Amrae is urging risk managers to prove that they can add real and lasting value to their business, particularly in tough economic times


Education, education, education. In an increasingly competitive and complex world, successful risk managers will have to upgrade their skills, broaden their responsibilities and prove their value, according to French risk management association Amrae’s general delegate Bénédicte de Luze.

“The new challenge for risk managers is to prove to senior management that they are adding real value,” she says.

“Most tend to stay in particular roles, either in insurance buying or enterprise risk management. But this needs to change. To move forward, they need to combine these and become ‘total risk managers’.

“They need to be able to show their employers they can not only advise on managing risk but they can advise on the right risks to take, the risks that present opportunities. They need to show that they can take on the big projects and make a difference. This is the challenge: to advise on positive risk-taking.”

Far from seeing the current challenges facing businesses across Europe as something that should hold back risk managers, de Luze sees the economic crisis as an opportunity – a chance  to break out of the confines of traditional roles and prove your ability to innovate.

“In the present climate, companies don’t have a lot of time and money,” she says. “We have had an economic crisis and all around the world there is a growing competitiveness – the rise of China, India and Brazil.

“Senior managers need to be advised on how to compete and succeed, and the risk managers should be there to show them how to take the right risk. Not the high risk, the risk that means you can lose everything, but the risk that might give you the edge you need.”

Motivation for business

Self-motivation is a crucial skill in achieving this objective. A risk manager needs to be assertive, proactive and willing to find out for themselves what training opportunities there are. They should use these skills to ensure that they have a 360-degree view of operations and are able to take their company forward.

“Maybe your company does not have a captive in place: a good risk manager will still know all about captives and be able to offer advice on the pros and cons of introducing such a programme at their company,” says de Luze. “They will need to know about all the activities they could potentially take on, as well as those they already take on.

“They need to be bold and proactive. The new risk manager – the risk manager for tomorrow – needs to demonstrate they can take on the role of enterprise risk management [ERM] and risk map presentation and insurance, that they can do it all.”

Support for moving towards this can be found within Amrae, as well as other professional bodies such as Ferma.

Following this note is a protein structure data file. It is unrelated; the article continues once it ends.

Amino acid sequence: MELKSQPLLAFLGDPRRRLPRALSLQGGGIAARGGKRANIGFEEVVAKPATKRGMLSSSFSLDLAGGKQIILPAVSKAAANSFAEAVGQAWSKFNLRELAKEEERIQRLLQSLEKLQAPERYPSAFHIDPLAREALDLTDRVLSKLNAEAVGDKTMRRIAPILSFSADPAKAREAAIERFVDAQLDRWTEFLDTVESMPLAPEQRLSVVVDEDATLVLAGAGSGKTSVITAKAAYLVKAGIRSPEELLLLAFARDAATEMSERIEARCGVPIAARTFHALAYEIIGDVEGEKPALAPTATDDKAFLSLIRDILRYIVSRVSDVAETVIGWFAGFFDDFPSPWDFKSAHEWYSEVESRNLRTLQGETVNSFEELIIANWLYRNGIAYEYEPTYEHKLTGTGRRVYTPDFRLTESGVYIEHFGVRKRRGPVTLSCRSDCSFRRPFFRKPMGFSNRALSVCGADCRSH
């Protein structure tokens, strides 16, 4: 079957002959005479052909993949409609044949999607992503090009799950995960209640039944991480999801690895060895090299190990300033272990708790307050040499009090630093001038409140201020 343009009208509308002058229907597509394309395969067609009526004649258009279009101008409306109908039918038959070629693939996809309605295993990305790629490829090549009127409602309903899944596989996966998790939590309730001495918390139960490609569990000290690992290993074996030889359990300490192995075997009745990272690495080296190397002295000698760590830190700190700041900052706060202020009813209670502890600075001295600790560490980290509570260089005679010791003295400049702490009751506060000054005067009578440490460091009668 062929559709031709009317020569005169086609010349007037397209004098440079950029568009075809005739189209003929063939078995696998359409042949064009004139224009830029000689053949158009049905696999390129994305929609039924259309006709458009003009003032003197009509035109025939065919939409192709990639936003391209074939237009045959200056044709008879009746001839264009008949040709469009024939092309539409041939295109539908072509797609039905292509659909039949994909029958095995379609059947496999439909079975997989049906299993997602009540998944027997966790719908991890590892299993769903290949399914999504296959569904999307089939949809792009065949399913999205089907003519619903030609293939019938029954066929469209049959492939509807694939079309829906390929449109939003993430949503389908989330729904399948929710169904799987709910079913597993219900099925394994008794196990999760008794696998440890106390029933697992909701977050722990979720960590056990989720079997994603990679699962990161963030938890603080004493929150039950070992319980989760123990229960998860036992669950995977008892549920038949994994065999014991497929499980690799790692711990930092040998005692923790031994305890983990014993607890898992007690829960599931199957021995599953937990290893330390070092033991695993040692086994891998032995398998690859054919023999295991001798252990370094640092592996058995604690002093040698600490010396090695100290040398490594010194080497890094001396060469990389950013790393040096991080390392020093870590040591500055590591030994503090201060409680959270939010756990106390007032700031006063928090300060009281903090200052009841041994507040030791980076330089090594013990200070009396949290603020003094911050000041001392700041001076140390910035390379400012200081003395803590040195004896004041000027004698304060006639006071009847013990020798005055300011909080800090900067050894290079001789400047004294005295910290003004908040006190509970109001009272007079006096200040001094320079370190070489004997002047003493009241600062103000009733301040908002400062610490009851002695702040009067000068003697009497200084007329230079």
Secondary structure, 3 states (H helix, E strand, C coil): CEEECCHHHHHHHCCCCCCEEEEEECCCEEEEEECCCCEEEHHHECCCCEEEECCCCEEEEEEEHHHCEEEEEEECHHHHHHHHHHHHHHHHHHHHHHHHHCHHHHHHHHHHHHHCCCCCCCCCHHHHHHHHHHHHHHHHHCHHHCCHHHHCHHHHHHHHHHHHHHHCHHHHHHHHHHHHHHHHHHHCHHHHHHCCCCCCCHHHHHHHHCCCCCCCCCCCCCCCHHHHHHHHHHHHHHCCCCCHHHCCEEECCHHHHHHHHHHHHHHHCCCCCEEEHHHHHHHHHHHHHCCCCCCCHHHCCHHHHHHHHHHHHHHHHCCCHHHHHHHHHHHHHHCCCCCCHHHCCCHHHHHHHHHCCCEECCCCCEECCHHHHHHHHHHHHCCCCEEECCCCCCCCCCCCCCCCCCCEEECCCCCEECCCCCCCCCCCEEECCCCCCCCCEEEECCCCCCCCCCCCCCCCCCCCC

“Looking internationally, there is already a move to create this kind of framework and we need to be doing this [in France] as well,” adds de Luze.“We will present this framework at the next Ferma congress.

“This is also where Amrae comes in – it is the role of the organisation to help risk manag­ers become more skilled and to get complete control of their role within a company.

“The insurance manager needs to learn about ERM, the ERM guy needs to learn about insurance. They have to ask to take a new direction. They have to be able to convince their employers that they can take the new function on .”

Risk managers know this is not an easy task. Sometimes senior managers don’t want to listen to risk managers; sometimes they don’t really value the function or are simply in denial. “There can be a problem that manage­ment does not listen enough to risk managers, but if this is the case, it is up to the risk managers to make them listen,” says de Luze.

“Start with a new project, demonstrate how risk management can improve and add value to that. Then, after that success, ask for wider implementation.”

From implicit to explicit

To demonstrate her point, de Luze cites a major French network/telecomms provider, which discovered it was having big problems with a product.

“At first the risk manager was saying ‘be careful, be careful’, but the senior managers didn’t want to hear,” she says. “But the risk manager was persistent; he took an analytical, reflective approach and showed his managers the nature of the risks they were taking.

“They were impressed and they learned the real value he was bringing to the company. In this case, the crisis generated the risk management process.”

Another example is a company with a sub­stantial long-term industrial project in India. “The risk management team persuaded them to implement a full risk management pro­gramme that quickly demonstrated a huge number of problems and risks at the factory,” says de Luze. “The management was able to act on this and through the programme they learned the value of risk management – and are now very supportive.”

Everyone knows that with risks come opportunities. But this applies to a risk man­ager’s personal and career development as much as it does to the company for which they work. To be successful, the manager needs to see their chance and act. “The risk manager needs to be a real adviser,” says de Luze. “And be ready to take on anything.